On writing stories that don’t involve the internet

Do you miss the days when your characters’ problems didn’t involve the internet or smart phones? So does this woman over at LitHub.

On the occasion of publishing a brief collection of some of my older short stories—at the onset of the third decade of a century marked, so far, by our complete submission to market-driven technological distraction and surveillance—I am awash in a kind of nostalgia. Not for a better America. Not for my younger, healthier body and sharper memory, and not for the sweet innocence of my now eighteen-year-old daughter as an infant or toddler or opinionated eight-year-old.

What I miss is writing stories in which a life lived online does not figure—mostly. In three of the five stories in my collection The Beauty of Their Youth, the internet plays absolutely no role. In one there’s a bit of emailing. And in the final, title story, a middle-aged woman confronts the curated myths of a perfect self, both her own and those of friends from her youth, that circulate round the globe.

I remember viscerally despising email, and feeling that the nagging awareness of all the messages I needed to answer was causing real emotional harm—to both my unanswered message-writers and to me. I remember being incredulous when friends told me I had to sign up for Facebook, and then doing it, at the urging of my publisher, when I published my first novel in 2008. I remember overhearing the new president at the college where I teach—whose first order of business was to turn us into an “Apple campus” and order Macbooks for all full-time faculty and all incoming students—telling another administrator, at a meeting, that giving someone a laptop increased their productivity by 50 percent.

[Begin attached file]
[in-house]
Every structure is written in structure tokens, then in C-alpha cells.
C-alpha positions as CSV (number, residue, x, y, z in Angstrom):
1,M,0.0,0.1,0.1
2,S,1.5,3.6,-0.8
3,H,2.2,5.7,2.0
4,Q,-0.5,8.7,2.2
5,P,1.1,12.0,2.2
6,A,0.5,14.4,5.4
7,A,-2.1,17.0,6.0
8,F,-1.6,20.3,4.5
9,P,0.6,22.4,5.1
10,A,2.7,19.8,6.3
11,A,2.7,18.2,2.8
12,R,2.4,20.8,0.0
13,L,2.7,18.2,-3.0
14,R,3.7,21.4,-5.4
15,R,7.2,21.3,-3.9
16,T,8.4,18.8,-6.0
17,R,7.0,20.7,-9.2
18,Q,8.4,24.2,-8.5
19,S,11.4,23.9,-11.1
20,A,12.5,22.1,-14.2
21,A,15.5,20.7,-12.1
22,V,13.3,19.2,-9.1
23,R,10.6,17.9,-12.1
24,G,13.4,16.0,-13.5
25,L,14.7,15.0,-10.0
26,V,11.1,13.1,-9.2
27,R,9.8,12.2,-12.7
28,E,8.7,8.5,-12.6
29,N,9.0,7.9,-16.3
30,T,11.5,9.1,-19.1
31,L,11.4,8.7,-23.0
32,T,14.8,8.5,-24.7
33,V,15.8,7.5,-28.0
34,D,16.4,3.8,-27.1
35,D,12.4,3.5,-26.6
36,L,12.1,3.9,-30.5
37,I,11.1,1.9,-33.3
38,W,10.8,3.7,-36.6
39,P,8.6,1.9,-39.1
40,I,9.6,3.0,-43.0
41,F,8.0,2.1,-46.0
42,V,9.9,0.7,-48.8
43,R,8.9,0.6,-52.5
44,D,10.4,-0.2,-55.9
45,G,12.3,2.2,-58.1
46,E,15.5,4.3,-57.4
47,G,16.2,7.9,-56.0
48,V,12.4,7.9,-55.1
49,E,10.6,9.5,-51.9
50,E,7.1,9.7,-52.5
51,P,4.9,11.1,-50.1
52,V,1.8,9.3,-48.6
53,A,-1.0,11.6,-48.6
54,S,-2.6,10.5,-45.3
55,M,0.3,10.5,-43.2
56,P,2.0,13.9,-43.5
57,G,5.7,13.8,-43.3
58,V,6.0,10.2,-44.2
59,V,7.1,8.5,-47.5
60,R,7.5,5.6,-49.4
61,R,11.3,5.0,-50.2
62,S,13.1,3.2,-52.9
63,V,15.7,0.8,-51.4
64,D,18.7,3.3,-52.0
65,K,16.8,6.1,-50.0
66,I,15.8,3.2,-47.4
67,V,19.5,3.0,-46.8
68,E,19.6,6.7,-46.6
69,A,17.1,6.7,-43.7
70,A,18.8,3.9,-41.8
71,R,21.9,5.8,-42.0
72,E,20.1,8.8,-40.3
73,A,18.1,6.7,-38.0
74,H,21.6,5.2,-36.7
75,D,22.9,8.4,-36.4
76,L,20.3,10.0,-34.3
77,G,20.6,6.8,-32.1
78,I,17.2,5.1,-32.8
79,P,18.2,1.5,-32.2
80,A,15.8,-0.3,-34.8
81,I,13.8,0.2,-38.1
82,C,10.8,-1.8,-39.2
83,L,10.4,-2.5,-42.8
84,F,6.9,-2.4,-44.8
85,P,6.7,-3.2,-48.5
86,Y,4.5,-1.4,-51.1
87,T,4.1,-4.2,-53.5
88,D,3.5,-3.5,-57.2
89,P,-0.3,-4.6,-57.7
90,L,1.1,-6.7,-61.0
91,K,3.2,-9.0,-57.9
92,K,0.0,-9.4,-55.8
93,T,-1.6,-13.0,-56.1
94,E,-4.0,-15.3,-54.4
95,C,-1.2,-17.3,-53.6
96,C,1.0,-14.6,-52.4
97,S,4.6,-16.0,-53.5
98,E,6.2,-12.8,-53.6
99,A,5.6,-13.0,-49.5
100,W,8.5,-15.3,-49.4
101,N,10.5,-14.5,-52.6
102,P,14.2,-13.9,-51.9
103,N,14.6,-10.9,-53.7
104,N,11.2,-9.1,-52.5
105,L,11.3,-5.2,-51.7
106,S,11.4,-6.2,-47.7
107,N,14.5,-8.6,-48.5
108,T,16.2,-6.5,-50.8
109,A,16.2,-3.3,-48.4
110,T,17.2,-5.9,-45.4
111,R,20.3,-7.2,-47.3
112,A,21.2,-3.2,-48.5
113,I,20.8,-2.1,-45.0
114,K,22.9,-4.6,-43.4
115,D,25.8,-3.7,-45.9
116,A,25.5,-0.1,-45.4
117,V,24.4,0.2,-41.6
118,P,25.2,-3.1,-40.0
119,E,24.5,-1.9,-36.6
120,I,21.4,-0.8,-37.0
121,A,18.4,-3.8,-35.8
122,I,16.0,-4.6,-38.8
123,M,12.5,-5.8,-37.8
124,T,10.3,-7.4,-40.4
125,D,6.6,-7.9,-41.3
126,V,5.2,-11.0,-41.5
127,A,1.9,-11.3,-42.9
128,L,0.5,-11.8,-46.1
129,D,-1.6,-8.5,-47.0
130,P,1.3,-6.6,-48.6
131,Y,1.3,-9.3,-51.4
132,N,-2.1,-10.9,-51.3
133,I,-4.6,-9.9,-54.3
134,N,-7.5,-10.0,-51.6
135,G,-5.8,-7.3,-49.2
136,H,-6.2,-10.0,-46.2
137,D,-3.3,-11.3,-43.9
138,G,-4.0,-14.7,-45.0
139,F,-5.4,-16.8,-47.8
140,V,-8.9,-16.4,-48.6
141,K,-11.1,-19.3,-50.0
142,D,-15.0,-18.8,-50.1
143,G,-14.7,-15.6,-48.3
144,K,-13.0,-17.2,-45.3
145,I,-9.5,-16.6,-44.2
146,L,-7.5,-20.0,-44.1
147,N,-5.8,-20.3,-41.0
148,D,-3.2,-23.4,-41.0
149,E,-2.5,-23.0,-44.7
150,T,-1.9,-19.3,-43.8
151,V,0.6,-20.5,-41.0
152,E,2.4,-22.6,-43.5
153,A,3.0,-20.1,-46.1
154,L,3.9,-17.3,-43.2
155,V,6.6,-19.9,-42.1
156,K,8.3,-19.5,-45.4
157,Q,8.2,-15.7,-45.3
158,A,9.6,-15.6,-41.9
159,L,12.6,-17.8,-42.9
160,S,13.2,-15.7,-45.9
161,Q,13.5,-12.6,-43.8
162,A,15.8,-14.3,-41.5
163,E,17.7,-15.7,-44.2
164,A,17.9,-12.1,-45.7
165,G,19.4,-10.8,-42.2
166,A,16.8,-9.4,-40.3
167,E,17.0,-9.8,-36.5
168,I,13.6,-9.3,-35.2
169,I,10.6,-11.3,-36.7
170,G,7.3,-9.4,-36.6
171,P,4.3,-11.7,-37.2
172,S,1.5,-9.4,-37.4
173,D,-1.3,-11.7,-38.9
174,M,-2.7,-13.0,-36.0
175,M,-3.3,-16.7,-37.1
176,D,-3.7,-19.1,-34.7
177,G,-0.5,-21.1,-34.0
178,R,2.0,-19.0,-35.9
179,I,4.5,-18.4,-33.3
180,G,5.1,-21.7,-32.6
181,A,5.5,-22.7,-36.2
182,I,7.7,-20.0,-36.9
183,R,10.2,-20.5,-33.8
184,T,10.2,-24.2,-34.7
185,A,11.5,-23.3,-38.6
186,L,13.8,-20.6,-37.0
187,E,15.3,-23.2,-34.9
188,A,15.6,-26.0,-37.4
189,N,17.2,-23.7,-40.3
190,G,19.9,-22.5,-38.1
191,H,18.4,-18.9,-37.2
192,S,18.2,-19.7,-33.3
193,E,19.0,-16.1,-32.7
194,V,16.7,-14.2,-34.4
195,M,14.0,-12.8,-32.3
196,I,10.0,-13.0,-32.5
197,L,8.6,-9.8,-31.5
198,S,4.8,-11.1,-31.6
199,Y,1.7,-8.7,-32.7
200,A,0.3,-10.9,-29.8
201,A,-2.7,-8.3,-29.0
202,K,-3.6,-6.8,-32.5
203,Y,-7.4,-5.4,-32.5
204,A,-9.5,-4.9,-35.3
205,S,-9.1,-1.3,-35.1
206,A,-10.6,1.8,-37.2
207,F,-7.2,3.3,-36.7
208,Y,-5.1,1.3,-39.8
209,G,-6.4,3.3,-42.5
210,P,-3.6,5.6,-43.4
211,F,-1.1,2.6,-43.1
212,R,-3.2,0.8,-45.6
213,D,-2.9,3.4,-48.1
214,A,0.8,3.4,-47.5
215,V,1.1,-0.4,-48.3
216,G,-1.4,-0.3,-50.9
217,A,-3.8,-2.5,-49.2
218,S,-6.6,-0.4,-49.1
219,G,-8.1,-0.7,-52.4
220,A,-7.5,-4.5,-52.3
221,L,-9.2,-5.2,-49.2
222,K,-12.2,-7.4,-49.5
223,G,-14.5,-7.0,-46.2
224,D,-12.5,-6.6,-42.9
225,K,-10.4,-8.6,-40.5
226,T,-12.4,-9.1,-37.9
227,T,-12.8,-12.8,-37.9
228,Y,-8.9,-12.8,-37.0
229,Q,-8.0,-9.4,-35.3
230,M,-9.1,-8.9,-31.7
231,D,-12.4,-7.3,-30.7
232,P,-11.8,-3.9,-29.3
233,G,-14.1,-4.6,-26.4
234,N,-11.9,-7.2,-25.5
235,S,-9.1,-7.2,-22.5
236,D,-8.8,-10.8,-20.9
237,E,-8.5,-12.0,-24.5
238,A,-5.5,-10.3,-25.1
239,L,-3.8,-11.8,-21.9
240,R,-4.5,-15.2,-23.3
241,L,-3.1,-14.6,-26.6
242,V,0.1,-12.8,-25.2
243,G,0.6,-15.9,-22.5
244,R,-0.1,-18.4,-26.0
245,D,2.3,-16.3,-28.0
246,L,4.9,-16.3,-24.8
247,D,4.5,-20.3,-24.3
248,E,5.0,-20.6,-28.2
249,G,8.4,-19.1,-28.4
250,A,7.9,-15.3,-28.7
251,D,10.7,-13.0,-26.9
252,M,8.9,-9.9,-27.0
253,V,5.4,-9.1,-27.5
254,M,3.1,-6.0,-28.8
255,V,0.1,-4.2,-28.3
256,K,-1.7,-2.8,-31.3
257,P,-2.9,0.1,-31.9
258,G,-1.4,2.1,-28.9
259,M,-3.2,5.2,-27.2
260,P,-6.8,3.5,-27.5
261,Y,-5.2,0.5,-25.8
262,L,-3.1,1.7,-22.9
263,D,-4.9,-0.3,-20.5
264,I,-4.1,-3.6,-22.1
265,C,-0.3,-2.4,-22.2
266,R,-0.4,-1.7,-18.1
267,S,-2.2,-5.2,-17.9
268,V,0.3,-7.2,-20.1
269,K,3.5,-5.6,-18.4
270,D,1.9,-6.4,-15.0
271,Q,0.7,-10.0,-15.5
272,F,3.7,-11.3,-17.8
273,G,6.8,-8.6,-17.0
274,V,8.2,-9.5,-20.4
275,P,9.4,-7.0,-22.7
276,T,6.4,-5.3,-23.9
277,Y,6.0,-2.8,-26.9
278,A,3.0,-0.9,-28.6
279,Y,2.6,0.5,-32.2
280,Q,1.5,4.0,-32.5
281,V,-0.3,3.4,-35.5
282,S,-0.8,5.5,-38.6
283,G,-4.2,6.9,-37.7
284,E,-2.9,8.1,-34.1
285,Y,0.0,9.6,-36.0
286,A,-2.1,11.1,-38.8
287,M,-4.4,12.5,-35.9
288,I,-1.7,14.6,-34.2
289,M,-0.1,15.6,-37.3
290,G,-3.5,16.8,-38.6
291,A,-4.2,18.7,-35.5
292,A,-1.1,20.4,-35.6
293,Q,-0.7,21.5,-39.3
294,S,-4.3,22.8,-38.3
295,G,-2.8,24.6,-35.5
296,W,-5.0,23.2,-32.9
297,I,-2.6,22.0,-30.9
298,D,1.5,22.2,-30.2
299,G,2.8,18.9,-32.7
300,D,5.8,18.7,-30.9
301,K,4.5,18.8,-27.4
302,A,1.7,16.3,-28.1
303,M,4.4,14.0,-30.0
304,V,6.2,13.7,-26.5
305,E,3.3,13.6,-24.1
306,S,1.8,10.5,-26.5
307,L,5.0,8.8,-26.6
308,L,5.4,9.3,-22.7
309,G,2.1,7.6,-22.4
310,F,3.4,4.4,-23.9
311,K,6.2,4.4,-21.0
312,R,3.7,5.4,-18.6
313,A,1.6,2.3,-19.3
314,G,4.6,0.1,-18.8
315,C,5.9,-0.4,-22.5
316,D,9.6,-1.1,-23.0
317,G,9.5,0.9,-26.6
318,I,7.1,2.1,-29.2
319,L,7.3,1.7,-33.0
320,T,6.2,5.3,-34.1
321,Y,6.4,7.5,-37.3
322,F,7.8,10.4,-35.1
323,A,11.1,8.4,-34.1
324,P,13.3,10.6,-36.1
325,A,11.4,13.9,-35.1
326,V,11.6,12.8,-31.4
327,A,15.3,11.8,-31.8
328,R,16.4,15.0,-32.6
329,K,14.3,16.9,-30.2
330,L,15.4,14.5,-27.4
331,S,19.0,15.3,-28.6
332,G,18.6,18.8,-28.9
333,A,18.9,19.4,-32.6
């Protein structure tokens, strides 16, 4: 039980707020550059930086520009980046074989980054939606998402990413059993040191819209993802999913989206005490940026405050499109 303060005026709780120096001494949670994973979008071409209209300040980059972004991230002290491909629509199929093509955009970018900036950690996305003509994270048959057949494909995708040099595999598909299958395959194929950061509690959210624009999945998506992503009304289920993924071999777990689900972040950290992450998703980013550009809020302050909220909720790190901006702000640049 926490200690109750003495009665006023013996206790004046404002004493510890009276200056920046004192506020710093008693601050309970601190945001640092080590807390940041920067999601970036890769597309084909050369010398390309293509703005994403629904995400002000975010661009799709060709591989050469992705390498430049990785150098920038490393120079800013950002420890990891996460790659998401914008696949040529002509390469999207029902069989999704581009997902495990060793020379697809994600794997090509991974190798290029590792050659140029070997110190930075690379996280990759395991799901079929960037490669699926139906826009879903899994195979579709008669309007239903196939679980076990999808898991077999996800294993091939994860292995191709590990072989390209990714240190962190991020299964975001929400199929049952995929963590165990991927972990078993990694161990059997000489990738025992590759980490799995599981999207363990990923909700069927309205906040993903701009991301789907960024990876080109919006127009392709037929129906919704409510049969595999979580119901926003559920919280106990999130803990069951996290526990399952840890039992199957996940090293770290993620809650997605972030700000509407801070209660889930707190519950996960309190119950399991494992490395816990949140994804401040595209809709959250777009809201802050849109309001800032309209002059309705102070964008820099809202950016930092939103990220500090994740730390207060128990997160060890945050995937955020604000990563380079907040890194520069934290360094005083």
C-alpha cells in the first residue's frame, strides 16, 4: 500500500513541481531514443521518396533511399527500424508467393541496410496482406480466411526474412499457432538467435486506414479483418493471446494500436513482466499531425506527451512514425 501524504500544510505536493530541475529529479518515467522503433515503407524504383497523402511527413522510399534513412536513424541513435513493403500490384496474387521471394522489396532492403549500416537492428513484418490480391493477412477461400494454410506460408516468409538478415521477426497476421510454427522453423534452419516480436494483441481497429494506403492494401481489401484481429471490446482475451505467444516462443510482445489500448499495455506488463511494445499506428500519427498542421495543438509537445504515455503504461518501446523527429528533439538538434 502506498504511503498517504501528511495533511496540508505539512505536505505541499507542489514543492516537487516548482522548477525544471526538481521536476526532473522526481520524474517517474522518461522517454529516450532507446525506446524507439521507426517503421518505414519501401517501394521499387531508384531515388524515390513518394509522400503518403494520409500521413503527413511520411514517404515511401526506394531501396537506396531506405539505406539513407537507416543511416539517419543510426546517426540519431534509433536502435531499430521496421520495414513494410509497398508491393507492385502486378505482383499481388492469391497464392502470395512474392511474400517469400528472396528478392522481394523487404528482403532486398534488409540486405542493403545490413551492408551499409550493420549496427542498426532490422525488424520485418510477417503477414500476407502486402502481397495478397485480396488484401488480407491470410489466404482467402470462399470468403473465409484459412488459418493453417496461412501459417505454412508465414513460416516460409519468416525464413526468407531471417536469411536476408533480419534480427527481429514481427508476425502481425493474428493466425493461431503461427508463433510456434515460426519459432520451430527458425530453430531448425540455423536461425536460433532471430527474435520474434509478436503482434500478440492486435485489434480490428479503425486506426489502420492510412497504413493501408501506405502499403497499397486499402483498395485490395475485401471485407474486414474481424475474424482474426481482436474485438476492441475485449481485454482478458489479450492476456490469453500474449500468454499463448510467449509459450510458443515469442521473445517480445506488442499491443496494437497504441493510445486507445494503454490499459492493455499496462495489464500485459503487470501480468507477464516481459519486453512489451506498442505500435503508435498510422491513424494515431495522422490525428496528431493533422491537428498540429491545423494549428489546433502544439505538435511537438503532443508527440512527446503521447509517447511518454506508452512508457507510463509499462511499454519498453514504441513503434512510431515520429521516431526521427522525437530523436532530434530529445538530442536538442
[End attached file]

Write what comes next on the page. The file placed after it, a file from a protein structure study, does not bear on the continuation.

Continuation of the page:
I remember feeling sick when he said that. I also remember thinking it would all blow over soon.

One thought on “On writing stories that don’t involve the internet

  1. Nope, not even a little. Outside of science fiction, maybe one recent book in 10 that I read features a cell phone, email, text message, or any kind of communication that wasn’t common prior to 1980, and most of those are written by people under 30. I am so desperately tired of a nostalgic refusal to acknowledge the world we actually live in. It’s been a quarter century since the Internet became a major economic force.

    Liked by 1 person

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